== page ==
Parker resigned from his A&R position at Reprise in 2001, and returned to recording with a string of albums, beginning with 2001's The Sneak Attack on Koch Records. In 2002, he released a gospel-rap album, Spiritual Minded, surprising many longtime fans; Parker had once denounced Christianity as a "slavemaster religion" which African-Americans should not follow. During this period, KRS founded the Temple of Hiphop, an organization to preserve and promote "Hiphop Kulture". Other releases have since included 2003's Kristyles and D.I.G.I.T.A.L., 2004's Keep Right, and 2006's Life.
The only latter-day KRS-One album to gain any significant attention has been Hip-Hop Lives, his 2007 collaboration with fellow hip hop veteran Marley Marl, due in large part to the pair's legendary beef, but also the title's apparent response to Nas' 2006 release Hip-Hop Is Dead. While many critics have commented they would have been a lot more excited had this collaboration occurred twenty years earlier, the album has been met with positive reviews. KRS-One has appeared on several songs with other artists, due to this he has received 9 Gold and 7 Platinum plaques.
KRS-One has collaborated with several artists including Canadian Rap group Hellafactz, Jay-Roc N' Jakebeatz and New York producer Domingo among other. He and Domingo publicly squashed their beef that started over financial issues and released a digital single to iTunes on November 25. The single titled "Radio" will also feature Utah up and comer Eneeone and is dedicated to underground MC's that don't get the radio airplay they deserve. In 2009 KRS-One guest starred on several albums including Arts & Entertainment on the song "Pass the Mic" by fellow Hip Hop veterans Masta Ace & Ed O.G and featured on the posse cut "Mega Fresh X" by Cormega (alongside DJ Red Alert, Parrish Smith, Grand Puba, & Big Daddy Kane) on his album Born and Raised.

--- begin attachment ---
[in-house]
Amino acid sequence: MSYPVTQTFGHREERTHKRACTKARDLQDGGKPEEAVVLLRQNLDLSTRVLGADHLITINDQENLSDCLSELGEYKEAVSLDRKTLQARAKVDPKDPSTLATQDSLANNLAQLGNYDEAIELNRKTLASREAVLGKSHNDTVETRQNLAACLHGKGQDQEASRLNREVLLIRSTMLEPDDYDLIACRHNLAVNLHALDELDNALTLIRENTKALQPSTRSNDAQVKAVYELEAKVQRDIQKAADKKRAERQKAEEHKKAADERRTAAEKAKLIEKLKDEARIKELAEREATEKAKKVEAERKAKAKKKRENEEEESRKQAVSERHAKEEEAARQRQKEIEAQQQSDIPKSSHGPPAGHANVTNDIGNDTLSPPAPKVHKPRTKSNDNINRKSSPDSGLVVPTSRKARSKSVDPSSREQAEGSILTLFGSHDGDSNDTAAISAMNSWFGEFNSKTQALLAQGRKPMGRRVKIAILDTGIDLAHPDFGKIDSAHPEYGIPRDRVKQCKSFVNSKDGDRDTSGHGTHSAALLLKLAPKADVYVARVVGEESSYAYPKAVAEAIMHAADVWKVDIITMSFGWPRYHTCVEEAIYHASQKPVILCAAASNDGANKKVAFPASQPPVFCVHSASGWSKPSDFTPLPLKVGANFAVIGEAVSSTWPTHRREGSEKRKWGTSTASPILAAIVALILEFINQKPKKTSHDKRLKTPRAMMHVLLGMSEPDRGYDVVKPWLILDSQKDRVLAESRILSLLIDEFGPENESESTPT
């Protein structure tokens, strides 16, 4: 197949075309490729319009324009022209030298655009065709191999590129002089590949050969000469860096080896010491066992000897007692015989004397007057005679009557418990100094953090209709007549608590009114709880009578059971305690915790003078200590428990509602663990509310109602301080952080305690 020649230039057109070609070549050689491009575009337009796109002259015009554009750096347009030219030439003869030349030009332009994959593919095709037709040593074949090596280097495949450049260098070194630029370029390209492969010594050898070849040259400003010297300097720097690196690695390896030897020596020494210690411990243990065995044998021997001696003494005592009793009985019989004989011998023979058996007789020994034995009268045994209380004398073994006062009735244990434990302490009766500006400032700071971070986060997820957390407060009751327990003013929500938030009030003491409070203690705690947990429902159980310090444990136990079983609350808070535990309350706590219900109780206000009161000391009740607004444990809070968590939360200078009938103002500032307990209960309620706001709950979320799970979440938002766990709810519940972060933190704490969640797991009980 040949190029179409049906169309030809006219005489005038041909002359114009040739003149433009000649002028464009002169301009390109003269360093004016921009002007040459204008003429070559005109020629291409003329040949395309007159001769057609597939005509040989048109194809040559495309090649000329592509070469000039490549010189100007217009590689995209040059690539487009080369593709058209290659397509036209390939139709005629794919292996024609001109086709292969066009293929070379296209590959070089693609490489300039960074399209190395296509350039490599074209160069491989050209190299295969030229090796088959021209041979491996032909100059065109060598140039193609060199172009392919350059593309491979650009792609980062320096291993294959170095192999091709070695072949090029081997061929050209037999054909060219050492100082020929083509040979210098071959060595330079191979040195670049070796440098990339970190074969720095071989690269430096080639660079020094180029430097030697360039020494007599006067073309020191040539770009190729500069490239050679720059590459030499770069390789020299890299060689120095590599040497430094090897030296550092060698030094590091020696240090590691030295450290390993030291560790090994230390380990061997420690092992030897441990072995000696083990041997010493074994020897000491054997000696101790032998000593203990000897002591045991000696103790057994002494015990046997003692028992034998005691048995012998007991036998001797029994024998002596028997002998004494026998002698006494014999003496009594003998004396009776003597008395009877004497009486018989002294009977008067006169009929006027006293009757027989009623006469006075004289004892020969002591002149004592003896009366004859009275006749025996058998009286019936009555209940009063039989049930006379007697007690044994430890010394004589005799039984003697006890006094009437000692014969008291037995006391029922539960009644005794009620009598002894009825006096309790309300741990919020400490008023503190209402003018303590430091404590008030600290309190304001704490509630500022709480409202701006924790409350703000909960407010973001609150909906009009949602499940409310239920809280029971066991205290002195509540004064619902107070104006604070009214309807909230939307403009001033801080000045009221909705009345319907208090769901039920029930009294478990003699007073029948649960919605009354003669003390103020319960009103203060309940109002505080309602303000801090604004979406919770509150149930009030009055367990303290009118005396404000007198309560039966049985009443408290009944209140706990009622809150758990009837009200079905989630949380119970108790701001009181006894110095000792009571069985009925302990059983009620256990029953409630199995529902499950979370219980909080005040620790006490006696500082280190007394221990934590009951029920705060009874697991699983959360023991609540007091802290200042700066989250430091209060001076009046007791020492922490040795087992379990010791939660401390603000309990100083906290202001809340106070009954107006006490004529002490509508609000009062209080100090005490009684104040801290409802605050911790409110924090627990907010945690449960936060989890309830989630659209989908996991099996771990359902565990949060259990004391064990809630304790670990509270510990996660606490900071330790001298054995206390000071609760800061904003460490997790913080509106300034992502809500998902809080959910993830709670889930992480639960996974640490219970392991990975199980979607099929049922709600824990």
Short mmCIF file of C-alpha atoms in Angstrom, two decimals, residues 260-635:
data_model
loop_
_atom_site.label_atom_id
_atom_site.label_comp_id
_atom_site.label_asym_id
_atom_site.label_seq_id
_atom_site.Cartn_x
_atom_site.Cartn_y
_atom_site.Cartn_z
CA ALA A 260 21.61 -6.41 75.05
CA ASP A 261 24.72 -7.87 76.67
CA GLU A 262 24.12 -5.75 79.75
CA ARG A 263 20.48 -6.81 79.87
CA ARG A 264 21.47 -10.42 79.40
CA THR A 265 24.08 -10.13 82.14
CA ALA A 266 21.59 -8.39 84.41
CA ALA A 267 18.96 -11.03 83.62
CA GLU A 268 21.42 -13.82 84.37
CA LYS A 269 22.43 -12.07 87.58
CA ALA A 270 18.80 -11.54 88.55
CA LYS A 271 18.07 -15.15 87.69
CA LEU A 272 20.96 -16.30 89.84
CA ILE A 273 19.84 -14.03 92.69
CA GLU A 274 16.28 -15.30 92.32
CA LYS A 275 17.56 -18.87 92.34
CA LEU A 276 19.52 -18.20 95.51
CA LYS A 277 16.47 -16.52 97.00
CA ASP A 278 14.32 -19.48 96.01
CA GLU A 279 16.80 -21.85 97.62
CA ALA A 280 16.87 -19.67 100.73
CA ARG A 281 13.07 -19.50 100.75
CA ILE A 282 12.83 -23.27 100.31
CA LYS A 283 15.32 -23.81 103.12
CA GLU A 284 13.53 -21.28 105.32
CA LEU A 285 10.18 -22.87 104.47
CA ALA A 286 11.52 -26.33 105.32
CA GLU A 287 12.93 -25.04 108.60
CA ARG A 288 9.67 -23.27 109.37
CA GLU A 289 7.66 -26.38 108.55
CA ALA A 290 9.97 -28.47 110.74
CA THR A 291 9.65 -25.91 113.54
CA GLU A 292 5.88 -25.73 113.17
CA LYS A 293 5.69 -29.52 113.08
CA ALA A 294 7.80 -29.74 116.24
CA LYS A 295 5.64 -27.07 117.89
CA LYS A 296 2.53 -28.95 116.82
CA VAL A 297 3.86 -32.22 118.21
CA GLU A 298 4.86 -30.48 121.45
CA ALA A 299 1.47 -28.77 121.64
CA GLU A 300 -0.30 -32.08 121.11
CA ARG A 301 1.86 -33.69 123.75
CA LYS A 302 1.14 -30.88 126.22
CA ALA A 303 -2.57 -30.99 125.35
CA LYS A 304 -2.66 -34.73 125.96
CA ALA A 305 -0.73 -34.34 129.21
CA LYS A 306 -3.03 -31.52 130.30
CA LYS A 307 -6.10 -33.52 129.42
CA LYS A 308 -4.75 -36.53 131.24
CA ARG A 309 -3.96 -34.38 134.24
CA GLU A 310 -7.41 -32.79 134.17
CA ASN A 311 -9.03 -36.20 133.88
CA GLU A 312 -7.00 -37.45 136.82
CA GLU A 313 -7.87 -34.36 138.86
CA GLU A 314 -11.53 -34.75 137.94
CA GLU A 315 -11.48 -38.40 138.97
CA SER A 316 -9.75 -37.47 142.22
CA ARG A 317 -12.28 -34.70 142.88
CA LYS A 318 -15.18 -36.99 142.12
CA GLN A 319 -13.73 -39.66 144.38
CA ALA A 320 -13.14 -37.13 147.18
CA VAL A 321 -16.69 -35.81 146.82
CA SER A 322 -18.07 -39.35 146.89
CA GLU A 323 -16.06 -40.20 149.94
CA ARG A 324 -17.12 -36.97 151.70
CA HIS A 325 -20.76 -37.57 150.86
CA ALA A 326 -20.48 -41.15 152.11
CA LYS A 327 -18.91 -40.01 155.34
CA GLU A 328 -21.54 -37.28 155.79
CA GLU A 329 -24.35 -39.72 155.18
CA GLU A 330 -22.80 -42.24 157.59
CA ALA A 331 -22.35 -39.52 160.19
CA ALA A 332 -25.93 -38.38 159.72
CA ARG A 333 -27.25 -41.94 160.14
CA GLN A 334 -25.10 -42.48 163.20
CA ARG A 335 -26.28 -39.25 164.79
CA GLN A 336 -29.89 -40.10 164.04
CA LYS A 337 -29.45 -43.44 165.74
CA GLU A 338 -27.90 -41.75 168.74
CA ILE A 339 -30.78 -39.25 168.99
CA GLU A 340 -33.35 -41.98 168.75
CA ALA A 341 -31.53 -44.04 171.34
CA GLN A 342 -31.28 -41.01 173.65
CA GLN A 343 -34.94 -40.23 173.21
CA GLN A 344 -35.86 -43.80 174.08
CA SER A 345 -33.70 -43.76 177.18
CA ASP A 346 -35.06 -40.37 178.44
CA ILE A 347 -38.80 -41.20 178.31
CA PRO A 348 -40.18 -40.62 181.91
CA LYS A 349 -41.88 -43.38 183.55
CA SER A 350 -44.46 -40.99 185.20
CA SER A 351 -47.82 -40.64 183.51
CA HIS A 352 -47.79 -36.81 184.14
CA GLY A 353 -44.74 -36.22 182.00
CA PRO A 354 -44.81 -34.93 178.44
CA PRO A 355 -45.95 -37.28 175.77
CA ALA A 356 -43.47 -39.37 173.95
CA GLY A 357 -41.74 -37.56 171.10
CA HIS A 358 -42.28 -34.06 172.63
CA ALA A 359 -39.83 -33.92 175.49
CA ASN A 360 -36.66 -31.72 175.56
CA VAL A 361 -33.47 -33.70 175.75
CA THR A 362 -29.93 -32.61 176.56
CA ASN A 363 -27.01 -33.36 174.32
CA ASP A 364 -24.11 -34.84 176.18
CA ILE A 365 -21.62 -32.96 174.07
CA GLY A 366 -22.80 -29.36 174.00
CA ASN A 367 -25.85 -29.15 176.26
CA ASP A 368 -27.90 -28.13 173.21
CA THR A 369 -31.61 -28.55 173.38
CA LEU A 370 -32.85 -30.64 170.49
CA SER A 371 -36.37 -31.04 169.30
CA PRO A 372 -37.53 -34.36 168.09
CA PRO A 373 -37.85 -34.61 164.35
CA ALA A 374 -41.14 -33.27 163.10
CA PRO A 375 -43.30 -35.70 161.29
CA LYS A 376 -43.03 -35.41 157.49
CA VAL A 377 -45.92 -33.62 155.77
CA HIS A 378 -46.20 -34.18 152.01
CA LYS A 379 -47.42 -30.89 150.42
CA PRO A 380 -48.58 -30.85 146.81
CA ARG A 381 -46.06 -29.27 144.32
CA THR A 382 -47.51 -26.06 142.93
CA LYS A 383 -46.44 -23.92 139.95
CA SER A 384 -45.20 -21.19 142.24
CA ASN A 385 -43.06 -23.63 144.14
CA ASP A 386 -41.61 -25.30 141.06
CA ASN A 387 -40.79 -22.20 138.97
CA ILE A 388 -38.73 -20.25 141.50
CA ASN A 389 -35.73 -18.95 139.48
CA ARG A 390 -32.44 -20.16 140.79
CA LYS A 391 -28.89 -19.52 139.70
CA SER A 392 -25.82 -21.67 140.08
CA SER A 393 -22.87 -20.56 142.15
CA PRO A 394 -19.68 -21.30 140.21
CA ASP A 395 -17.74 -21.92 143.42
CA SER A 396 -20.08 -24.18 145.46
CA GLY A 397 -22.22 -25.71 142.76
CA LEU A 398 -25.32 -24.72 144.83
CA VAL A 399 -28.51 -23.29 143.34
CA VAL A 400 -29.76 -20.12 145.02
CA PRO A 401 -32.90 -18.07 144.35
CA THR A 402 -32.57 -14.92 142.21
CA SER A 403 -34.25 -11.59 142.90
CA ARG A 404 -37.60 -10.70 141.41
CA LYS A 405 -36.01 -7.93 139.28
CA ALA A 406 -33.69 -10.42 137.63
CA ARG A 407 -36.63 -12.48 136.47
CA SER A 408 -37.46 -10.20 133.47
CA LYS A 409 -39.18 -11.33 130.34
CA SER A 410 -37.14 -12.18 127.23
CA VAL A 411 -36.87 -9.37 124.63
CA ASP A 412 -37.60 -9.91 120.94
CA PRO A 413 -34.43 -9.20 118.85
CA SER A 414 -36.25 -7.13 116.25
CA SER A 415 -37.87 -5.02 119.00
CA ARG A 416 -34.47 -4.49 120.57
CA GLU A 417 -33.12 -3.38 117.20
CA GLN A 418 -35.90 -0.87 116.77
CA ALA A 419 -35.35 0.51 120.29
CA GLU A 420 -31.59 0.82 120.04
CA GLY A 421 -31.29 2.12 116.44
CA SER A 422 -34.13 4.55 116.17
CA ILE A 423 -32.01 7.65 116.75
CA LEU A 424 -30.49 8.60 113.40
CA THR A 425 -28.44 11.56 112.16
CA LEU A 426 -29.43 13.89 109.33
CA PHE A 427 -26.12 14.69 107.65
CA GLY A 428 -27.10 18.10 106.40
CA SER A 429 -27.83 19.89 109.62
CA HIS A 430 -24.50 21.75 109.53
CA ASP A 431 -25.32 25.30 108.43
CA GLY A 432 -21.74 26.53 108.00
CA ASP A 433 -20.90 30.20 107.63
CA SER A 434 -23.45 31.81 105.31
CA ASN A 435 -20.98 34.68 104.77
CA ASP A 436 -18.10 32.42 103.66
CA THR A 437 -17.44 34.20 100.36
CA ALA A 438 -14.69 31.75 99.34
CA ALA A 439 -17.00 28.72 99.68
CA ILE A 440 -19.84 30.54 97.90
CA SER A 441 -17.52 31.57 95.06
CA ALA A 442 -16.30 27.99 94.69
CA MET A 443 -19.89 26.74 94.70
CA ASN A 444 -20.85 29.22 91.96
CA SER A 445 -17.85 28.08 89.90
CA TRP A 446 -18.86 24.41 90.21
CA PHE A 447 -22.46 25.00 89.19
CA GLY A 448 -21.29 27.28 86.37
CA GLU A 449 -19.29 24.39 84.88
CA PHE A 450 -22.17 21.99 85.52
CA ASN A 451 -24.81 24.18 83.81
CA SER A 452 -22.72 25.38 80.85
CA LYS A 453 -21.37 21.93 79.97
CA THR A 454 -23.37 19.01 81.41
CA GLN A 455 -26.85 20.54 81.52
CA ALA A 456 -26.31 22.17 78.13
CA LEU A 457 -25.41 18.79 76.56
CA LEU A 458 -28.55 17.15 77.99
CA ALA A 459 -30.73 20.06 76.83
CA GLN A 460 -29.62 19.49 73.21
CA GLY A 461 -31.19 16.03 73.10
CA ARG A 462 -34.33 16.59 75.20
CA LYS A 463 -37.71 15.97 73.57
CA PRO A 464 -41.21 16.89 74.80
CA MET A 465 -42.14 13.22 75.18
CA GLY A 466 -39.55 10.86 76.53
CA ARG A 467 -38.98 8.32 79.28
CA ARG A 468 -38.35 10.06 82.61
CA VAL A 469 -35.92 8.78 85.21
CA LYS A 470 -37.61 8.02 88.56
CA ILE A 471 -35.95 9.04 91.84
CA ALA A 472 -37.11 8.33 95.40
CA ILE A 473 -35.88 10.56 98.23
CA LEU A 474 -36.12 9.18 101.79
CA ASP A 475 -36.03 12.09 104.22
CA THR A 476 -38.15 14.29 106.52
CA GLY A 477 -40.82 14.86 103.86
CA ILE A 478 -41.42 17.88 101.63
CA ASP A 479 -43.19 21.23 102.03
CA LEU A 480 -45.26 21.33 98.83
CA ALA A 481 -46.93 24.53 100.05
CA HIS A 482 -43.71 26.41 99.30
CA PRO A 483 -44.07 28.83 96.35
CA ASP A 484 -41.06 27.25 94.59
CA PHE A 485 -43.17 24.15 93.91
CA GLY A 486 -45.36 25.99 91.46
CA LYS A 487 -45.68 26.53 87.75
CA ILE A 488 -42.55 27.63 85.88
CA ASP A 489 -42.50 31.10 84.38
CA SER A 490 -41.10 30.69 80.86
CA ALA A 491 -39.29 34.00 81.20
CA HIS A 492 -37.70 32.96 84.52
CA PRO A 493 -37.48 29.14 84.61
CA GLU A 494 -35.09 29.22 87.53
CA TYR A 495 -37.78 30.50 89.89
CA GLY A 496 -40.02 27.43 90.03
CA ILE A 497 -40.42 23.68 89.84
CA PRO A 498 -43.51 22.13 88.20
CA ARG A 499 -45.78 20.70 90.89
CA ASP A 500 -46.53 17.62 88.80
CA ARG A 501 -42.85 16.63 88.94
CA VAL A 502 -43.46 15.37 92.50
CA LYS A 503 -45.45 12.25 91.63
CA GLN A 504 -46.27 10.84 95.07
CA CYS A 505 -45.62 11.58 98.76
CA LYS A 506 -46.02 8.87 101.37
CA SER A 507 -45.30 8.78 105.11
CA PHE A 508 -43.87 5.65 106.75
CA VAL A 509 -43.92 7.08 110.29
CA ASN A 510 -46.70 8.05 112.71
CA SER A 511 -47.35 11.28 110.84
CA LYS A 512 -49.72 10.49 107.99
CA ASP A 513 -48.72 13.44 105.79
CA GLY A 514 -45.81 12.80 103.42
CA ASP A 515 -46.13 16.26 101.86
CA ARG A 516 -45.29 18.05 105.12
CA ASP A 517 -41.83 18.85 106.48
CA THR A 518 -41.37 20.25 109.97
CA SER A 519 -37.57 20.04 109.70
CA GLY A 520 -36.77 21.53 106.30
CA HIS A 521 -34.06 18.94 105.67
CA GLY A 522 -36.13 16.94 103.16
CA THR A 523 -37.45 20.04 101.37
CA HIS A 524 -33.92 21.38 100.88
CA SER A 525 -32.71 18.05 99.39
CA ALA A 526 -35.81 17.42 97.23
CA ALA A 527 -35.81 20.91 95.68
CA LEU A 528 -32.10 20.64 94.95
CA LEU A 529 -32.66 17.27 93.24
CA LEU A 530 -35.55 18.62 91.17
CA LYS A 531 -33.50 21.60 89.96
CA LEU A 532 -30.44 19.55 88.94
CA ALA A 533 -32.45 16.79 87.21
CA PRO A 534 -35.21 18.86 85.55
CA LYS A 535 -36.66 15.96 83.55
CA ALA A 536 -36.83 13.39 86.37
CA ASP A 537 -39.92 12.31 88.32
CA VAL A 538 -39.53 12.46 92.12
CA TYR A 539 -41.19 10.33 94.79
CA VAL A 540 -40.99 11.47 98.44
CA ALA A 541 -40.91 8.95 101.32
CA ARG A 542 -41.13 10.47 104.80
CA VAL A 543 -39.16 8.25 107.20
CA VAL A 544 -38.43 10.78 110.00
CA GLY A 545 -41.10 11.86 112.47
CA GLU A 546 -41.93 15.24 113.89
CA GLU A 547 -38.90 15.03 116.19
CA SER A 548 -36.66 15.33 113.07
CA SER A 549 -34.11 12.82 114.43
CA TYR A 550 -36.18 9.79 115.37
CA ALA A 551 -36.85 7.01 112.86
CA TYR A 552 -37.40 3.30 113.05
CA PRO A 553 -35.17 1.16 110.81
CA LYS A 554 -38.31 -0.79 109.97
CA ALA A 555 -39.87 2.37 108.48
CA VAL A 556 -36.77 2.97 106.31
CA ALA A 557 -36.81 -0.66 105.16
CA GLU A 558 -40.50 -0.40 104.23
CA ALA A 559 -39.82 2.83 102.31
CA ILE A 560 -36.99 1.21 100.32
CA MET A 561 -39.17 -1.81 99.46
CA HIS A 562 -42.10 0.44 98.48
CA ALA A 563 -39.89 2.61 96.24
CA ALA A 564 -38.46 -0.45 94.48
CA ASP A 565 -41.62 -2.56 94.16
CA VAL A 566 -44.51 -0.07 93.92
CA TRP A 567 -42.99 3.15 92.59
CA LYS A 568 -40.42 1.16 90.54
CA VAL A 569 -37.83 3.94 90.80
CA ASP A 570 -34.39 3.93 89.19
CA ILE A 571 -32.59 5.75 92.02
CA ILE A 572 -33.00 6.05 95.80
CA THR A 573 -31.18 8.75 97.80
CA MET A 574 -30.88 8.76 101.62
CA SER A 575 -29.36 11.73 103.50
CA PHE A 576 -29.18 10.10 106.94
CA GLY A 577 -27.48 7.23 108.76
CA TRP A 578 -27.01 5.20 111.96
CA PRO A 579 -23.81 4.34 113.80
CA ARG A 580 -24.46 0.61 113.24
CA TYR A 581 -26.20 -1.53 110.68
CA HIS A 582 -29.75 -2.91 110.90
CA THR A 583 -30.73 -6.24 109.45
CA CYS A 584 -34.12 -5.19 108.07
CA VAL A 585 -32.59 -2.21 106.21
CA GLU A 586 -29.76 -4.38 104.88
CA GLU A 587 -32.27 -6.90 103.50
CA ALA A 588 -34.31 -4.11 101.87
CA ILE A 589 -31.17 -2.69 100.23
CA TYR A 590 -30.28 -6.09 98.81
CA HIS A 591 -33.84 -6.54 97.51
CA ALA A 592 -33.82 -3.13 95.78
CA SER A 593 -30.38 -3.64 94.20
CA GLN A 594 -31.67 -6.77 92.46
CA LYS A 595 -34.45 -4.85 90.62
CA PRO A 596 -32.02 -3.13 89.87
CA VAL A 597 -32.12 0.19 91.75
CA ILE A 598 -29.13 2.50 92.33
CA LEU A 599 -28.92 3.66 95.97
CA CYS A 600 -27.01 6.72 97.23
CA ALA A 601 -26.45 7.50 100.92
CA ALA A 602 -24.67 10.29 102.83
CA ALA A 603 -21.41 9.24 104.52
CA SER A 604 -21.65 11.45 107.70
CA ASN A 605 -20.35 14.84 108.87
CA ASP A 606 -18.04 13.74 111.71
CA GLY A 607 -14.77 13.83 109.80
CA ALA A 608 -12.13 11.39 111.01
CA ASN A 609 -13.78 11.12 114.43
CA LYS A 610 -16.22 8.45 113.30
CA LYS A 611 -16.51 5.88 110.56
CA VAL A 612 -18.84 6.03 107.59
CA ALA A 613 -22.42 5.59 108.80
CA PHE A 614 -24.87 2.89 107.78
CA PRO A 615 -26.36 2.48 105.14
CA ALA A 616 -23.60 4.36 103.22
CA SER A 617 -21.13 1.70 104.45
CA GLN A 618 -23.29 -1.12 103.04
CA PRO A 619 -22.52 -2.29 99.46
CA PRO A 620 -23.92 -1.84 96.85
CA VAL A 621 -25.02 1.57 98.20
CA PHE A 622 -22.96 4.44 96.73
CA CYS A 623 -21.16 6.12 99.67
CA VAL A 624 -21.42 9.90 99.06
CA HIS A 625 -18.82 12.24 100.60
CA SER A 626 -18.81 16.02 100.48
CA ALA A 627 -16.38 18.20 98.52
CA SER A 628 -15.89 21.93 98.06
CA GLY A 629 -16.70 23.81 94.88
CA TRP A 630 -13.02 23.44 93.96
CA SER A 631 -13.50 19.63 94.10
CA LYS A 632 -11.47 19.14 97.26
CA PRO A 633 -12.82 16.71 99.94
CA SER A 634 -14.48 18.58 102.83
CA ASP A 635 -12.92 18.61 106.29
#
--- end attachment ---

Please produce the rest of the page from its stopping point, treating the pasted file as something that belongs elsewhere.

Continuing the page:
KRS-One and Buckshot announced that they would be collaborating on an album set to be released in 2009. The first single, ROBOT, was released on May 5, 2009. The music video was directed by Todd Angkasuwan and debuted as the New Joint of the Day on 106 & Park on September 4, 2009. The album leaked on the Internet on September 9, 2009 and released album was released on September 15, 2009. It debuted at #62, making it on The Billboard 200 selling around 8,500 copies its first week and was met with generally positive reviews. Steve Juon of RapReviews.com gave the album a flawless 10 out of 10, claiming "Buckshot and KRS have achieved something rather remarkable here - an album I can't find a single fault with. There's not a bad beat, there's not a whack rhyme, there's not a collaborator on a track that missed the mark, and the disc itself is neither too short nor too long."
In 2010 KRS-One was honored along with Buckshot by artists Ruste Juxx, Torae & Skyzoo, Sha Stimuli, Promise, J.A.M.E.S. Watts and Team Facelift to name a few on their mixtape 'Survival Kit' which is an ode to the 2009 album Survival Skills by KRS-One and Buckshot. The mixtape was released for free download on DuckDown.com. The album features new version of KRS classics 'South Bronx', 'Sound Of Da Police' and 'MC's Act Like They Don't Know' as well as new versions of well known Buckshot songs and 'Past Present Future' from the Survival Skills album. The MC Fashawn stated in his verse on MC's Act Like They Don't Know that 'I did it to make Kris smile I figured he'd appreciate it' KRS-One influenced many artist of both the north and the south. The brother of the up and coming artist Ciera L. Smith follows much of his style of rapping.